Part 1…Harrowing experience…

Due to a poor internet signal aboard the ship, there are spacing issues in today’s post.  We apologize for the inconvenience.

We counted seven single lane bridges along the ride to Belize City.

 

When the driver of the shuttle, Mark Lanza, arrived at our door at LaruBeya fifteen minutes early, immediately I began to feel more at ease.  He didn’t hesitate to shake hands, introducing himself, jumping in to load our zillion pieces of luggage. 
It’s rare for anyone to receive a moving violation in Belize.  Police do not monitor the roads resulting in many fatal accidents.

Chatting with me momentarily, he apologized for the lack of air conditioning during our arrival in Belize on January 29, 2013, explaining that the system wasn’t working at that time and has seen been repaired. He sensed my apprehension about the long drive assuring me that he was a safe driver. By 8:00 am we were on the road.

 

The drive was uneventful.  Surprisingly, the time flew by in the cool vehicle and with his cautious driving.  By noon, we reached immigration at the pier. 

Two of a group of four women cruising together. It was a pleasure meeting them as we bounced around on the half-hour noisy ride on the tender from the pier to the ship.

With our two luggage carts, two grocery bags, my handbag, one bag with hangers, seven large suitcases, two carry-on bags, two laptop bags, and one bag with our laptop trays, we had a total of eighteen pieces. Yes, we know. Outrageous.  Soon, this will be cut in half.

A port agent was on standby awaiting us at the immigration office and check-in area, for cruise passengers.  Everyone seems to know our cabin number and that we were arriving mid-cruise since the port of Belize was an excursion port, not an embarking port.
 
Amazingly, we were moved through the check-in process with relative ease.  Our bags were whisked away to the awaiting tender, placed in the bow of the 100 person boat while we boarded inside. The bumpy, hot, crowed half hour ride to the awaiting Carnival Liberty was eased as we engaged is lively loud chatter (over
the earsplitting sound of the engine and the pounding waves) with our seatmates, a pair of lovely widows enjoying traveling together.

Reaching the ship, buzzers went off announcing our mid-cruise arrival, as our bags were hauled aboard, most of which were sopping wet from the outdoor boat ride. Security directed us to the guest services desk to check in to receive our “Sail and Sign Cards” which are used as both a credit card and cabin key throughout the cruise.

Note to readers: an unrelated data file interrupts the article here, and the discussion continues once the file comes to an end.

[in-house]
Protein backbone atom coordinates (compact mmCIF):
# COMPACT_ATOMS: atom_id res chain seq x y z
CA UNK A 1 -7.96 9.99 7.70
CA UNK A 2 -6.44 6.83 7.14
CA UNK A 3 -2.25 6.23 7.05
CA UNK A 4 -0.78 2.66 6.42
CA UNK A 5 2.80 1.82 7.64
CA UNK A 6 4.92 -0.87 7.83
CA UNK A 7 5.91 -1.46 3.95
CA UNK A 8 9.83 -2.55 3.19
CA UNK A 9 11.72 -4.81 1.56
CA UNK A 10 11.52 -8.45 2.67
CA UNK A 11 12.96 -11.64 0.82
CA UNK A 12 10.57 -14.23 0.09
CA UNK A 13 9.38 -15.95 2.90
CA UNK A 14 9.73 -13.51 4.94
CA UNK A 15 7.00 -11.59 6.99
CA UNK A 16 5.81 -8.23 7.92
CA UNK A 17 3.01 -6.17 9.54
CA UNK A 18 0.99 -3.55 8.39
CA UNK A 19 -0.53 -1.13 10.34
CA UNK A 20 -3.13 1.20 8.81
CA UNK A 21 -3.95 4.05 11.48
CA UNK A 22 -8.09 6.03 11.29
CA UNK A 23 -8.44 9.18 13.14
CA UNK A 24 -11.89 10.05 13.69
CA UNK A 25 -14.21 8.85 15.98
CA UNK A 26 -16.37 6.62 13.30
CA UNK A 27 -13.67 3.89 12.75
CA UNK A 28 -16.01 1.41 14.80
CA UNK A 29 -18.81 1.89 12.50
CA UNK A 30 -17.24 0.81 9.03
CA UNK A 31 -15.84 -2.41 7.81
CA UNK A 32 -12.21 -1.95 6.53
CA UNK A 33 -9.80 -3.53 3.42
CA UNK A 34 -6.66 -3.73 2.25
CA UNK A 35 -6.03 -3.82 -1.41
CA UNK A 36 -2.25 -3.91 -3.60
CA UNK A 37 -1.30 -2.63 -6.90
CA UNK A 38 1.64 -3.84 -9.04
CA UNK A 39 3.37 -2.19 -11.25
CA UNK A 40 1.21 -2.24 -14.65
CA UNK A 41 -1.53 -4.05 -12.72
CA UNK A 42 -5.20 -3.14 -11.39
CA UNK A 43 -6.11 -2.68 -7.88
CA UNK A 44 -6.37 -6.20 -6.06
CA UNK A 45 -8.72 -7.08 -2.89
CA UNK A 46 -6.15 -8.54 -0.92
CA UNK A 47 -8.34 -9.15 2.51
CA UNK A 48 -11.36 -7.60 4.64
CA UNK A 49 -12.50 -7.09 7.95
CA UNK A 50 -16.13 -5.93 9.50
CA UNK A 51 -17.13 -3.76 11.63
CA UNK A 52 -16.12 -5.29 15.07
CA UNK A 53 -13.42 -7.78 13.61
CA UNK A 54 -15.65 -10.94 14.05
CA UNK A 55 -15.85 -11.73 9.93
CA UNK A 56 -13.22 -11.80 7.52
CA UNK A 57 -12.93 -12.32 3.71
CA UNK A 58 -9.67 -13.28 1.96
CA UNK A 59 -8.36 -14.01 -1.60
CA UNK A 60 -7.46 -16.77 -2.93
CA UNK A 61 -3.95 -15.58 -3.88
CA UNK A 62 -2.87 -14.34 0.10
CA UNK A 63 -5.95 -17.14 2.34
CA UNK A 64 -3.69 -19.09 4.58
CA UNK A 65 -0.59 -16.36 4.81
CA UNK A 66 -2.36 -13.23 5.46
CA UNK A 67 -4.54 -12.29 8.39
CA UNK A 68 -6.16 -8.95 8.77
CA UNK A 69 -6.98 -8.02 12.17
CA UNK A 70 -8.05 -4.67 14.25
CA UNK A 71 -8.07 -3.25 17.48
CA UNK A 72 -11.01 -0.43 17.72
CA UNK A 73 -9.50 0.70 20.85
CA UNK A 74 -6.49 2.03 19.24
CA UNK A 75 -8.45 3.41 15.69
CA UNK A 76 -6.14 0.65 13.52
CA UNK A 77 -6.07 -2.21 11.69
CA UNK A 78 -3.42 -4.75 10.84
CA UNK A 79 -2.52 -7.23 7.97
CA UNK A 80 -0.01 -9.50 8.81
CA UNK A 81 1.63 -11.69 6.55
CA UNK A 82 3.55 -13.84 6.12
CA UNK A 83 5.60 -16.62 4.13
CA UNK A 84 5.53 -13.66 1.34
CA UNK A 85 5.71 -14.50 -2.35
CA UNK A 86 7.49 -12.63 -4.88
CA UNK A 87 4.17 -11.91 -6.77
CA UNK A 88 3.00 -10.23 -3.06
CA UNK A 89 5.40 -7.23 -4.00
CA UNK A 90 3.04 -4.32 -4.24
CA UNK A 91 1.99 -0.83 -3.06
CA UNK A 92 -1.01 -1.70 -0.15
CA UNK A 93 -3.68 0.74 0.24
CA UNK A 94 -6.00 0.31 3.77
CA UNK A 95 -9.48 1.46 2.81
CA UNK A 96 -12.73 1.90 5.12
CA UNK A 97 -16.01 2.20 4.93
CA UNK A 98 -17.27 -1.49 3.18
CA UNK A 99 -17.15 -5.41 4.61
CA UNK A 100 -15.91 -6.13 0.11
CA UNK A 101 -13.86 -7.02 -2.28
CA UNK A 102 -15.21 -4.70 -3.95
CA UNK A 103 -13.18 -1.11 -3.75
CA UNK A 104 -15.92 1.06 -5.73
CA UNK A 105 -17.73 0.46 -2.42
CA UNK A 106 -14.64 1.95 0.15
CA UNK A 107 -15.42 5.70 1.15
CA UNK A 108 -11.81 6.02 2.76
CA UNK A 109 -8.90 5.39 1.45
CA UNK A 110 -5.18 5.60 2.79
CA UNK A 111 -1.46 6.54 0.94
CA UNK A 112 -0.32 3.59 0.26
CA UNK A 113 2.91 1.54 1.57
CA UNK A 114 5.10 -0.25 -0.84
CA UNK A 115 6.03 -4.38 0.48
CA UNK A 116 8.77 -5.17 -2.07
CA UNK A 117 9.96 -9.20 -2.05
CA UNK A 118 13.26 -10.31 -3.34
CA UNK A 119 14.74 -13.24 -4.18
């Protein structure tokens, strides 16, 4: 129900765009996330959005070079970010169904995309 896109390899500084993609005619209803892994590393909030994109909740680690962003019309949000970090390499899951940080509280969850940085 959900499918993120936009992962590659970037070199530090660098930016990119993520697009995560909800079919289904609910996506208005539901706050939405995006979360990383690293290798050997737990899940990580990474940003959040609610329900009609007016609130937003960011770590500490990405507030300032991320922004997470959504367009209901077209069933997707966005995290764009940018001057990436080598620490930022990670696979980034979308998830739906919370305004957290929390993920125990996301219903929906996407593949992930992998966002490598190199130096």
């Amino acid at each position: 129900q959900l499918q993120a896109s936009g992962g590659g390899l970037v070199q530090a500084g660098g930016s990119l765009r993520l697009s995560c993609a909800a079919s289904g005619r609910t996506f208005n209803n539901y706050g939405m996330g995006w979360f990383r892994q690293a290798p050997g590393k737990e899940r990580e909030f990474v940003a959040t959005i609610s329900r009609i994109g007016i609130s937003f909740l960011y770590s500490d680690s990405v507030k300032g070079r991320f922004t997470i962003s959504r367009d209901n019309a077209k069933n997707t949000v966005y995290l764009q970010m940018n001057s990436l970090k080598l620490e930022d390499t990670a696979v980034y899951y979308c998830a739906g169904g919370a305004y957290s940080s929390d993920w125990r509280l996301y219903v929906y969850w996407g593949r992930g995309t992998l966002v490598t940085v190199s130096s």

Entering the narrow, busy road as we approached the port of Belize City.  Notice the load the woman on the right is hauling on her bicycle.

Standing at the desk awaiting our turn, we looked at each other smiling at the relative ease in getting aboard. NOT SO FAST!!! Hold on to your seat folks! The stern security officer we’d met upon boarding approached us with a wary look on his face.  “Sir, madam, we have an issue with your luggage.”

My heart started racing. We’d had no illegal anything in our bags but we’d heard stories of passengers being detained for days for naught.  We had no booze, no medications other than those for which we had copies of the prescriptions. We had no contraband. Nada! Nothing!
 
Tom and I looked at each other while I whipped into my sharp defensive mode briskly stating, “What’s the problem, sir?”
 
“It’s your medications, madam,” he shot back as he opened our duffel bag, revealing our bottles of vitamins.
“Do you have prescriptions for these?”
“Sir,” I snapped, feeling the hair on my neck standing up, while my claws came out as I said, “In the US, prescriptions for over the counter vitamin supplements are not required. We have so many of these since we are traveling the world for no less than five years and we can’t receive mail in most places we are traveling.  We’ve brought along all that we’ll need for the next few years.  That’s why we have so many!”
With rubber-gloved hands, they kept examining our vitamins, opening unopened bottles, checking against the open bottles from which we were currently using to ensure we hadn’t hidden illegal substances.
Tom gave me a look that meant, “Settle down.”  I know that look.
 
The security officer, sensing my ire, spoke in a calm voice, “You both have to go to the medical clinic, and see the doctor.”
 
“Why????  We’re not sick!”  I spewed, irritated beyond my own belief.
 
“We have to determine that these drugs are not illegal.”  He sternly states.
 
Off we were trotted, under guard to the medical clinic.  We were seated in “chairs” while a sick person awaited treatment. My thoughts flipped between the germs in the clinic, while I contemplated what jail in Belize would be like. 
 
I could tell Tom was irritated with me, thinking diplomacy would be more effective. Bless his heart, he means
well. Not an ounce of diplomacy was fluttering through my mind.